As you might expect, appreciation in financial assets like stocks, owned disproportionately by wealthier families, has exacerbated the inequality gap.

Wealth inequality cuts much deeper in at least two respects. Firstly, wealth disparity has been growing generally, not only in the US but also in other developed countries. This relates to a combination of i) families’ “base” assets and inheritance (meaning the more you have to start with, the better off you and your heirs will be), and ii) favourable government (especially tax) policies that have effectively given advantages to the wealthy. This is a big can of worms to open, and it is not the focus of this article. Rather, I am writing this article to profile the unfortunate role that race plays in wealth inequality. From the time the US was colonised until today, there have been numerous reasons that people of colour and other minorities have been less able to accumulate, retain and grow wealth (compared to white people). I hardly find the facts debateable because the history is well documented, and the results today as far as wealth distribution speak for themselves. The graph below from a recent study by the Federal Reserve entitled “Disparities in Wealth by Race and Ethnicity in the 2019 Survey of Consumer Finances” (entire article is here), clearly depicts the issue with wealth inequality between White, Black and Hispanic Americans.

This graph shows that the average White family has five times as much wealth as the average Hispanic family and nearly eight times as much wealth as the average Black family, the result of hundreds of years of bias towards those with existing wealth and in favour of the white status quo. This wealth gap will need to be addressed, again not the topic of this particular paper although there are plenty of ideas as to how to do this that have been researched. For example, the Brookings published an article entitled “Closing the racial wealth gap requires heavy, progressive taxation of wealth” by Vanessa Williamson in December 2020 that is worth reading, obviously setting forth the author’s view that a wealth tax is absolutely imperative on the richest of the rich Americans to help close the wealth gap.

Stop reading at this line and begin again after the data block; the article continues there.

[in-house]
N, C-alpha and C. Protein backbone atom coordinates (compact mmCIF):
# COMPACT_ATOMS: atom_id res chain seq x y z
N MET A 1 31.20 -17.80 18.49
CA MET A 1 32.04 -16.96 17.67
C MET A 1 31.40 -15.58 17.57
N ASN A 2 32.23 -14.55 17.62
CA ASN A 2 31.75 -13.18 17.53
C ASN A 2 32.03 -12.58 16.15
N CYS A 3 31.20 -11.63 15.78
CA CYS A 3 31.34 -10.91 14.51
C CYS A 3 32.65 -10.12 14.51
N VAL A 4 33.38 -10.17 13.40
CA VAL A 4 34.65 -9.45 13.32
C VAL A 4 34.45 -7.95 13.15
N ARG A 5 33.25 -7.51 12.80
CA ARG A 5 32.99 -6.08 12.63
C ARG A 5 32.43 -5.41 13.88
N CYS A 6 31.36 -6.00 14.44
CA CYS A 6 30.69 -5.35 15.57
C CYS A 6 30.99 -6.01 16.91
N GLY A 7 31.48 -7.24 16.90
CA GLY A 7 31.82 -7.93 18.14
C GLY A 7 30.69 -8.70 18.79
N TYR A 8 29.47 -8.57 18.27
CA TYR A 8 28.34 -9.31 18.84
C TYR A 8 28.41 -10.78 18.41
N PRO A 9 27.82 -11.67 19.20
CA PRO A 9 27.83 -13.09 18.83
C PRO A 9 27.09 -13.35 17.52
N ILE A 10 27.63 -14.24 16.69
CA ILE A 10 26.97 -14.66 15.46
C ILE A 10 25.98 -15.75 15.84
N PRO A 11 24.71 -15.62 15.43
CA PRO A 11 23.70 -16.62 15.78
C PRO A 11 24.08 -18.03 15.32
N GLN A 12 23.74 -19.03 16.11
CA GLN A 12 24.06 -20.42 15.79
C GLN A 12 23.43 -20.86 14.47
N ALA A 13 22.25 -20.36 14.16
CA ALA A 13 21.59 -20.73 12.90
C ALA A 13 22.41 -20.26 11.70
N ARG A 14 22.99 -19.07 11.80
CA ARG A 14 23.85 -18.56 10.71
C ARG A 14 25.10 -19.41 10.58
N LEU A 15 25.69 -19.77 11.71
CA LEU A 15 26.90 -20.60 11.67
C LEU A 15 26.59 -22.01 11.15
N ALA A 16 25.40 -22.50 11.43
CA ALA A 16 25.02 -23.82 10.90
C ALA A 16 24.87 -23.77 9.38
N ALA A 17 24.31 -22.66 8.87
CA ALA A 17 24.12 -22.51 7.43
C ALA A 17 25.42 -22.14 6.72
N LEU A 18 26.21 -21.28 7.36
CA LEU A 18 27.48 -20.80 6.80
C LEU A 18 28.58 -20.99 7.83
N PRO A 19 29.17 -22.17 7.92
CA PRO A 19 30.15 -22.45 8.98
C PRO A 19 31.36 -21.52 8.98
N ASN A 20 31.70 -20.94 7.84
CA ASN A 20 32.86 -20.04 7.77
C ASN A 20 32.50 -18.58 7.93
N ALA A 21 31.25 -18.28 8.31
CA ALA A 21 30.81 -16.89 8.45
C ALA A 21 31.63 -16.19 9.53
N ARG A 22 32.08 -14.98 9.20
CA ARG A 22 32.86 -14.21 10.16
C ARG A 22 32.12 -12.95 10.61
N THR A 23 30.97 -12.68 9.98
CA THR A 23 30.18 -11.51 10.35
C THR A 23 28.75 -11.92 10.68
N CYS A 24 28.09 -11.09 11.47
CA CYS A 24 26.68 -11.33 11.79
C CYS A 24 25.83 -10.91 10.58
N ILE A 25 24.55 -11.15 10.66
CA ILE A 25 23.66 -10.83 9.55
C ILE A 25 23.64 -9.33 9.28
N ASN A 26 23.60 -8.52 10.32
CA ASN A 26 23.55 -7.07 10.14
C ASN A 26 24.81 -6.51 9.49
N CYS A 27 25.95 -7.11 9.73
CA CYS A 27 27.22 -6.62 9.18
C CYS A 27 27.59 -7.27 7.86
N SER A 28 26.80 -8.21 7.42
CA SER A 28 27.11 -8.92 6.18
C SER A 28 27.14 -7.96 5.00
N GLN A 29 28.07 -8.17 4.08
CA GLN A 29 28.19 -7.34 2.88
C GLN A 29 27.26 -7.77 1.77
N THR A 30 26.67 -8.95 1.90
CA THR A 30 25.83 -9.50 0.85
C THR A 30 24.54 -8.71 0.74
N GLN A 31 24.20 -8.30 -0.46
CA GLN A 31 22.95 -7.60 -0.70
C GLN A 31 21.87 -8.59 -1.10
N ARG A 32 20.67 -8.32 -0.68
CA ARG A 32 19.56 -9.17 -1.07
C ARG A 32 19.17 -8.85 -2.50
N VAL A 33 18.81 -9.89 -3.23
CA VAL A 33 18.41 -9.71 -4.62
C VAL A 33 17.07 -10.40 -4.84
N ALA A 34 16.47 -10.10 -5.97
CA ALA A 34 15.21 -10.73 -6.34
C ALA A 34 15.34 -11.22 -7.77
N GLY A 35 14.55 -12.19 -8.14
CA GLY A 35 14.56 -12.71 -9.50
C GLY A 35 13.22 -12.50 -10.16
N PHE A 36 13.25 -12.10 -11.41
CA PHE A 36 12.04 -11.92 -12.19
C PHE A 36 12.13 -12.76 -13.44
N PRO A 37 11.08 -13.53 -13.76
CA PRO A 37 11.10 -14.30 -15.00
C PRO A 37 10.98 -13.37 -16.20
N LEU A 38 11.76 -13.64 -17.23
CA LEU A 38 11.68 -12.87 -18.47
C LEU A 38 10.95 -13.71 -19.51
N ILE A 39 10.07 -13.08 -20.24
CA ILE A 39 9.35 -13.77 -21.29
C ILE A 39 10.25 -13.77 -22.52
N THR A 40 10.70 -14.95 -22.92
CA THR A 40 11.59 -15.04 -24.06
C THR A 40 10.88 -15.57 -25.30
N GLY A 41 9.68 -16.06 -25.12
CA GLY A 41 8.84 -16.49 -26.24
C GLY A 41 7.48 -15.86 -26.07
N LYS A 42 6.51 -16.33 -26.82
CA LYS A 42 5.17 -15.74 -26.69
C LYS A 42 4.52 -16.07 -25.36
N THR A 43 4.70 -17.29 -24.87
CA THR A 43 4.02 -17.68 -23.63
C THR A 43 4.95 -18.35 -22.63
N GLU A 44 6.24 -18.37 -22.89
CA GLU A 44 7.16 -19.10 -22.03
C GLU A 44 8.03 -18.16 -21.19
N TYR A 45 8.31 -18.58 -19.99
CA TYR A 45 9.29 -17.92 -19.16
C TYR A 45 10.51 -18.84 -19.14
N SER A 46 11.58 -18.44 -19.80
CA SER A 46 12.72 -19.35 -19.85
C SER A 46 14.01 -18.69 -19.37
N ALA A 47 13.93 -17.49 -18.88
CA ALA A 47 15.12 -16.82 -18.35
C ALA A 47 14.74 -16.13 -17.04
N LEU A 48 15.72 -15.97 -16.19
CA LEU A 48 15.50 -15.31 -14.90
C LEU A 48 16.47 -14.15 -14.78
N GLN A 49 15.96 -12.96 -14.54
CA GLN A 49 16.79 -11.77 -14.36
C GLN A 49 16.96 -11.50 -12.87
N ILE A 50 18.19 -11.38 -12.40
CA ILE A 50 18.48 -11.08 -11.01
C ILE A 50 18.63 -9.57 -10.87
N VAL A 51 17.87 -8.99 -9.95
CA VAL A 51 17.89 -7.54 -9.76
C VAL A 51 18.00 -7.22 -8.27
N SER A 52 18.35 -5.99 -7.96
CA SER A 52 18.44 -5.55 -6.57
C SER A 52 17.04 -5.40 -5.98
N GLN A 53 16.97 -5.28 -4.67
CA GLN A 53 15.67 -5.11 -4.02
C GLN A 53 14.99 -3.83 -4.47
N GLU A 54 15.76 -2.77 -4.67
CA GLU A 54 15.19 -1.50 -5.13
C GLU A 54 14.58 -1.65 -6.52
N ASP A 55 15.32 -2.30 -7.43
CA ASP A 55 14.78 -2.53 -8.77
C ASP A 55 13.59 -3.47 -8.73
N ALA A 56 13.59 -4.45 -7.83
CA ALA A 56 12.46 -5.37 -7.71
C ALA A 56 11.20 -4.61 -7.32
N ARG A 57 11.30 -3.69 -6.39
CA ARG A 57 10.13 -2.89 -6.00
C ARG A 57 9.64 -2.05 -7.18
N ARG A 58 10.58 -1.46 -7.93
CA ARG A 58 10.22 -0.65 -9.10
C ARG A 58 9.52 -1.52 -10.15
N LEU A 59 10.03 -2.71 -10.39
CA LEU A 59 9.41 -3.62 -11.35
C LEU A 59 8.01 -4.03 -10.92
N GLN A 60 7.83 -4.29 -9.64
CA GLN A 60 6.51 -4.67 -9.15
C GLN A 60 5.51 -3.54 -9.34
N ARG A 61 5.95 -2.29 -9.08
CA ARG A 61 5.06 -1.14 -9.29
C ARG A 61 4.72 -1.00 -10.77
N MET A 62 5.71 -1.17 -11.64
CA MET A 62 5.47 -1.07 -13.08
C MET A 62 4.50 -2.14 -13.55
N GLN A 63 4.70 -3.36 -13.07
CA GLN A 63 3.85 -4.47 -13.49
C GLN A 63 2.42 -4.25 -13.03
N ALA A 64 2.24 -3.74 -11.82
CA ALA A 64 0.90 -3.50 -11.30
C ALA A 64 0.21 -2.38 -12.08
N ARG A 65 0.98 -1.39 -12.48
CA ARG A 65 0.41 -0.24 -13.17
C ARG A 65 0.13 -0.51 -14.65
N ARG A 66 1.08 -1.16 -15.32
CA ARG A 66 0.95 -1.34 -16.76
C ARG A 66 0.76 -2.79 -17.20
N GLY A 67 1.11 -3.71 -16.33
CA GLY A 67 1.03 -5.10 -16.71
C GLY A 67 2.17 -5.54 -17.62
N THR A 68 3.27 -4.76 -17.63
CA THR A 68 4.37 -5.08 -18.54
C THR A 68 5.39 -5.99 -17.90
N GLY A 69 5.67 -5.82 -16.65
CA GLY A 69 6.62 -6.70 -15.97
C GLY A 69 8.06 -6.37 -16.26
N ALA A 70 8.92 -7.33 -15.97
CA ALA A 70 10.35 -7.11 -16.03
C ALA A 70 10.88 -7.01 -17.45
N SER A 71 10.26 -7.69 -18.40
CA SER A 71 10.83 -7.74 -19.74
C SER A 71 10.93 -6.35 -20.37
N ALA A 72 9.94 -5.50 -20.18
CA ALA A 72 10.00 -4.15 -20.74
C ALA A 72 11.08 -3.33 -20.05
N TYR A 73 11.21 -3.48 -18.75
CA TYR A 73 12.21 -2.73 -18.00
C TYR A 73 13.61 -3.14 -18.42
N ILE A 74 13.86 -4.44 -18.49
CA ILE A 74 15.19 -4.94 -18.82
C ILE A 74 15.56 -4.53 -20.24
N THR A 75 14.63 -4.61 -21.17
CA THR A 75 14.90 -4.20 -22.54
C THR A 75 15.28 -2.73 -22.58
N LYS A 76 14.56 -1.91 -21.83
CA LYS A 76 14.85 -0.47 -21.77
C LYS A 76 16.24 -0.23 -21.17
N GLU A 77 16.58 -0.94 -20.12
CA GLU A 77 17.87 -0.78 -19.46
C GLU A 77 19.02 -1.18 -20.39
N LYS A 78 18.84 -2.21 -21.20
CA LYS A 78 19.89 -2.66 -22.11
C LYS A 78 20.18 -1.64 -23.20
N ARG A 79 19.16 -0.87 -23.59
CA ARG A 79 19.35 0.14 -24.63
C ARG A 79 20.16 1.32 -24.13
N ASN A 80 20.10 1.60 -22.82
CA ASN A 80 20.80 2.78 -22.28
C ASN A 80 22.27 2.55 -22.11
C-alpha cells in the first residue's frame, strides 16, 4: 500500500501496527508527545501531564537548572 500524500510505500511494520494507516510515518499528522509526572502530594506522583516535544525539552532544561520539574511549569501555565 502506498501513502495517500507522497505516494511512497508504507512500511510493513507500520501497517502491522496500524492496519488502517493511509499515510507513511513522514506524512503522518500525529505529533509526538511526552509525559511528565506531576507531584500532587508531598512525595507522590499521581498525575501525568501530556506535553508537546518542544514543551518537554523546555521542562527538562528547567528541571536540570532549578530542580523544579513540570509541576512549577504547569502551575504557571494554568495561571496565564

Addressing the wealth disparity in America will take many generations to address though, which brings me back to the very good article directed by Bankrate, which I referenced at the start of this article. “Combating the racial wealth gap: 7 money moves for individuals of color” by Sarah Foster. After Ms Foster sets forth the history and causes of why we are where we are today, she provides advice directly to Black Americans as to how they can improve their financial security and increase their wealth. Please give this article a read!